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Stop Criticizing Lobbyists for Being Involved

We’re damned if we do, and we’re damned if we don’t.

Regardless of what your personal feelings are about lobbyists, the issue of lobbyists working on candidates’ campaigns is and should be a nonissue.

As a lobbyist myself, let me say I am proud of the profession and the value we provide the legislative and political processes.

I guess the adage is if you can’t win an election talking about issues, why not win it by bashing lobbyists. This week you can’t open a newspaper or turn on a news program without reading or hearing about how Sen. John McCain (R-Ariz.) has had five top staffers resign from his campaign because of their lobbying ties.

The question I have for people is why take him to task for this? Sen. McCain made a personal decision last month requiring all staff to be “nonregistered lobbyists.”

Both parties bash our profession; why bash Sen. McCain for making a decision that tracks both parties’ support for lobbying reform over the past two years?

The answer is simple: because it seems scandalous and gets votes.

What we should be asking is why aren’t the press and public demanding the other candidates do so as well?

If you believe neither of the other candidates has lobbyists being paid or volunteering on their campaigns, you are living in a bubble.

If moms, dads, teachers, doctors, lawyers or anti-war activists can work for candidates, why not lobbyists?

Are we really supposed to believe that those who work on campaigns do it just to participate in the process without the hope that their candidate will support issues important to their cause?

If you believe those who work on campaigns do it because they support the candidates’ positions and hope they will implement them once elected, then you just described lobbyists and what we do.

Is there really a difference between Cindy Sheehan and her anti-war activists and registered lobbyists? No, both groups are working to get Congress and/or the administration to support their issues.

The only difference between the two is that registered lobbyists have their clients and issues listed with the federal government, whereas Sheehan and others are able to lobby without having to register.

Sen. McCain has done nothing wrong by allowing lobbyists to work on his campaign, the same way Sens. Barack Obama (D-Ill.) and Hillary Rodham Clinton (D-N.Y.) have done nothing wrong by having lobbyists work on theirs.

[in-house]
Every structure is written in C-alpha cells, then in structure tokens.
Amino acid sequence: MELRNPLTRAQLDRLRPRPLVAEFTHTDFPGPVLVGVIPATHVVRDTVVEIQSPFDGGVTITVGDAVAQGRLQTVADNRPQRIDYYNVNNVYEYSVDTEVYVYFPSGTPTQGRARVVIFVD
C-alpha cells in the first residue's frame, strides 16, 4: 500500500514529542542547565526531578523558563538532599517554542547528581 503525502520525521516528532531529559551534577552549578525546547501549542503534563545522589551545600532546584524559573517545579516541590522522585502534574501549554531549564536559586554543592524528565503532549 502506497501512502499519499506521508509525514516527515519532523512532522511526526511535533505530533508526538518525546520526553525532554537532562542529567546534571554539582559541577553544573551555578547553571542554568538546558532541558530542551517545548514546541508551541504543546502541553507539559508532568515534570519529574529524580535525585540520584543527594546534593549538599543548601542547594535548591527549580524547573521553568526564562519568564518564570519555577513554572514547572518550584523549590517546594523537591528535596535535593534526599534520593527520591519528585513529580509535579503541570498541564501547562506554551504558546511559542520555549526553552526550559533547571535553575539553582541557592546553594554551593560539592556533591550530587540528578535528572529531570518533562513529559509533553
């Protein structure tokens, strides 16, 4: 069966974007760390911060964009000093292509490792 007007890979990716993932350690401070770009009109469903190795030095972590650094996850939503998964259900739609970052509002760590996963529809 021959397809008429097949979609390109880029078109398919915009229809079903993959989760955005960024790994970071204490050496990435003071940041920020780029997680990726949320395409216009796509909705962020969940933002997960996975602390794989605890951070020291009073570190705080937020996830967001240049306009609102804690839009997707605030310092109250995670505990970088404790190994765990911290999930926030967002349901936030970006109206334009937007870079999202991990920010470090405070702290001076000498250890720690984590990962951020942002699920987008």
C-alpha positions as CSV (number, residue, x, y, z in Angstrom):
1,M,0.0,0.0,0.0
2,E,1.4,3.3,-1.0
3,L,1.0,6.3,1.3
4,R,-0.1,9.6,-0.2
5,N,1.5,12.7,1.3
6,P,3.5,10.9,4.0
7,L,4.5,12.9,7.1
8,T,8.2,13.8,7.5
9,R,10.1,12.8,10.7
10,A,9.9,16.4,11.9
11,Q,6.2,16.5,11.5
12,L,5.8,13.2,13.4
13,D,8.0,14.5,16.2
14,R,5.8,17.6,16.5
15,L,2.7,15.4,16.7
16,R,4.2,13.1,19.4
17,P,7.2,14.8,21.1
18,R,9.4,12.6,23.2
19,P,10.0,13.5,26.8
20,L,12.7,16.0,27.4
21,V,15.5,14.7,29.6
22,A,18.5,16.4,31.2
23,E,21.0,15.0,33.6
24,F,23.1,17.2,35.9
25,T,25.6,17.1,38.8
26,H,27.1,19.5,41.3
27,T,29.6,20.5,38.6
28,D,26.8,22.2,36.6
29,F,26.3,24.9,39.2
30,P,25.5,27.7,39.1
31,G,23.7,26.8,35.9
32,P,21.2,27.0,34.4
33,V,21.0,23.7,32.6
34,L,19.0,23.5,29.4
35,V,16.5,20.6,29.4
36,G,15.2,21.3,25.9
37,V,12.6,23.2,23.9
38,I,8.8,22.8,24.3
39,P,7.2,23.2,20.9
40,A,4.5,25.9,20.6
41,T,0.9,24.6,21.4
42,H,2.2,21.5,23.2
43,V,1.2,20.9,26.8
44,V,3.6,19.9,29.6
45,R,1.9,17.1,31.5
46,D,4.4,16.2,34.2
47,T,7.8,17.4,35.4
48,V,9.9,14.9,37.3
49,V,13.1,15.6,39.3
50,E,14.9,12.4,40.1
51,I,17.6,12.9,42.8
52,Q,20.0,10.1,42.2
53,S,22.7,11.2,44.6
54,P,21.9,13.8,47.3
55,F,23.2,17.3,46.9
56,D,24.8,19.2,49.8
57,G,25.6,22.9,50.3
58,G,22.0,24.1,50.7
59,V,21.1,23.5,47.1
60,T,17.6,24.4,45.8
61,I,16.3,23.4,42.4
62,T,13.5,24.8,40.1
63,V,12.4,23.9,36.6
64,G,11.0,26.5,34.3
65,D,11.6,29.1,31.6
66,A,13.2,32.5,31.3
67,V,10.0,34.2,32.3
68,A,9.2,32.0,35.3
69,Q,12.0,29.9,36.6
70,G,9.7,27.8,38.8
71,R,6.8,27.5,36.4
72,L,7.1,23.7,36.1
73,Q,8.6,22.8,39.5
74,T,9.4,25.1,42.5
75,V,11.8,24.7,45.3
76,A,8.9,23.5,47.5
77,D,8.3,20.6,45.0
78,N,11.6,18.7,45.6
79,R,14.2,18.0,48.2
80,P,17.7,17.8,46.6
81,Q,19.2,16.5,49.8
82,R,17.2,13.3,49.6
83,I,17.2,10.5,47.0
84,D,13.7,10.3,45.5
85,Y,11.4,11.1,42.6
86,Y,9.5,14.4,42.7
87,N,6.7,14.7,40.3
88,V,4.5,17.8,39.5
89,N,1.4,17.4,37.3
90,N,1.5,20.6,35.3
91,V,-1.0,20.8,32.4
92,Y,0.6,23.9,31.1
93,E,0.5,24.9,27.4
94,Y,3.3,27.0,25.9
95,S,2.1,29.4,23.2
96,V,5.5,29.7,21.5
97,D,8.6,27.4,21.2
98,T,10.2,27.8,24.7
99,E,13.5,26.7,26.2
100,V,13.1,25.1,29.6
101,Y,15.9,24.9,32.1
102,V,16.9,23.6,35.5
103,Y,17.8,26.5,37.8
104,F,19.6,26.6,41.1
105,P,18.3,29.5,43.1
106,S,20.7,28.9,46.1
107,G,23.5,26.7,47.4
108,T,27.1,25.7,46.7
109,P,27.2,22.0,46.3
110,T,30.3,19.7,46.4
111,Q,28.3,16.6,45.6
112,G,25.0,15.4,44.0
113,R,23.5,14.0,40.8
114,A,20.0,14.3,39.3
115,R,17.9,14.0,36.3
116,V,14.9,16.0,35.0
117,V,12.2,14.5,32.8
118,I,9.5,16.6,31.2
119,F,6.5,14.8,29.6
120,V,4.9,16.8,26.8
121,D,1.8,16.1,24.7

The difference is that Sen. McCain has asked that they not be active lobbyists while working on his campaign. He hasn’t hidden the fact that top advisers to his campaign were lobbyists — like the others are doing. The difference is that the other candidates still have lobbyists working for them at the very least as unpaid staff.

And just because they are unpaid should not make a difference. The fact is, they are lobbyists and actively lobbying while working for a campaign.

I don’t have a problem with lobbyists working on any of these campaigns. I agree with Sen. McCain that any staff should probably be on leave from their firms during the campaign to avoid any potential conflicts, but they shouldn’t be penalized or chastised in the press for being lobbyists.

Would you do the same for clergy who support any of the candidates and help them get elected? I doubt it.

We hear so much about change, but this election isn’t bringing change. We are seeing the same old fear tactics being used to woo voters.

This article isn’t in support of Sen. McCain, it’s about the continued bashing of lobbyists by all candidates. I have to ask my colleagues: When will we all stand together and say enough is enough?

I would ask my colleagues to halt giving or raising money for the candidates this cycle. If we really are as evil as we are portrayed to be, then I think both sides would welcome our willingness to stop contributing to either party for the general election.

Instead of making issues of nonissues that aren’t at the top of the public’s agenda, let’s get back to talking about real issues like providing health care to all Americans, providing jobs to all Americans, providing tax relief to all Americans, providing quality education to all Americans, and implementing an energy policy that will not cost all of us at the pump. These are the issues that the American people want to hear about, not whether lobbyists are working on campaigns.

It’s pure politics and gutter politics at that, to bash a profession that protects the First Amendment rights of so many in this country who would not have a voice if it were not for honorable men and women who defend these constitutionally guaranteed rights.

It’s appalling for me to hear a well-respected talk-show host refer to lobbyists on his show recently as pigs. Those in glass houses shouldn’t throw stones. I seem to recall the press having its own ethical issues a few years back, yet you don’t hear us calling them pigs.

Don’t we all deserve more from this supposed change?

Paul A. Miller is the immediate past president of the American League of Lobbyists.

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